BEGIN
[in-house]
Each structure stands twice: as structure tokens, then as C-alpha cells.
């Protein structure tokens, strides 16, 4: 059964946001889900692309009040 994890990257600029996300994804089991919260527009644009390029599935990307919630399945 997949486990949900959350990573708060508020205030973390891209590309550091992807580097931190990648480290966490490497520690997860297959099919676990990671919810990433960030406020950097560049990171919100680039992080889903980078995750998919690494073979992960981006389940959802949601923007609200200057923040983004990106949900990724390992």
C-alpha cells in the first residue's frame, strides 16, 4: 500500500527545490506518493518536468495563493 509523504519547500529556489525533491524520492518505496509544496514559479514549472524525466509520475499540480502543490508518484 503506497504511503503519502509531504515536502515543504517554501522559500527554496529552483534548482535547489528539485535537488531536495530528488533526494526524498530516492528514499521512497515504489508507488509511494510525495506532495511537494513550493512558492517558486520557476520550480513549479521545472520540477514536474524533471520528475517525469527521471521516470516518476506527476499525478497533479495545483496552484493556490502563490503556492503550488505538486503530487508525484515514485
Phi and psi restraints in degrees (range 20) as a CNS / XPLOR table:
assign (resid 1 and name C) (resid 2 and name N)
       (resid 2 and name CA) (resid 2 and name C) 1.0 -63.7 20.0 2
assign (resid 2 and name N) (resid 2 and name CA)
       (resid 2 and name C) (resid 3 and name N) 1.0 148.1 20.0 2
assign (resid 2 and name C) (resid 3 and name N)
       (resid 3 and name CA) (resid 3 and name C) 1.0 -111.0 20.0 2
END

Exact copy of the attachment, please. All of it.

[in-house]
Each structure stands twice: as structure tokens, then as C-alpha cells.
């Protein structure tokens, strides 16, 4: 059964946001889900692309009040 994890990257600029996300994804089991919260527009644009390029599935990307919630399945 997949486990949900959350990573708060508020205030973390891209590309550091992807580097931190990648480290966490490497520690997860297959099919676990990671919810990433960030406020950097560049990171919100680039992080889903980078995750998919690494073979992960981006389940959802949601923007609200200057923040983004990106949900990724390992």
C-alpha cells in the first residue's frame, strides 16, 4: 500500500527545490506518493518536468495563493 509523504519547500529556489525533491524520492518505496509544496514559479514549472524525466509520475499540480502543490508518484 503506497504511503503519502509531504515536502515543504517554501522559500527554496529552483534548482535547489528539485535537488531536495530528488533526494526524498530516492528514499521512497515504489508507488509511494510525495506532495511537494513550493512558492517558486520557476520550480513549479521545472520540477514536474524533471520528475517525469527521471521516470516518476506527476499525478497533479495545483496552484493556490502563490503556492503550488505538486503530487508525484515514485
Phi and psi restraints in degrees (range 20) as a CNS / XPLOR table:
assign (resid 1 and name C) (resid 2 and name N)
       (resid 2 and name CA) (resid 2 and name C) 1.0 -63.7 20.0 2
assign (resid 2 and name N) (resid 2 and name CA)
       (resid 2 and name C) (resid 3 and name N) 1.0 148.1 20.0 2
assign (resid 2 and name C) (resid 3 and name N)
       (resid 3 and name CA) (resid 3 and name C) 1.0 -111.0 20.0 2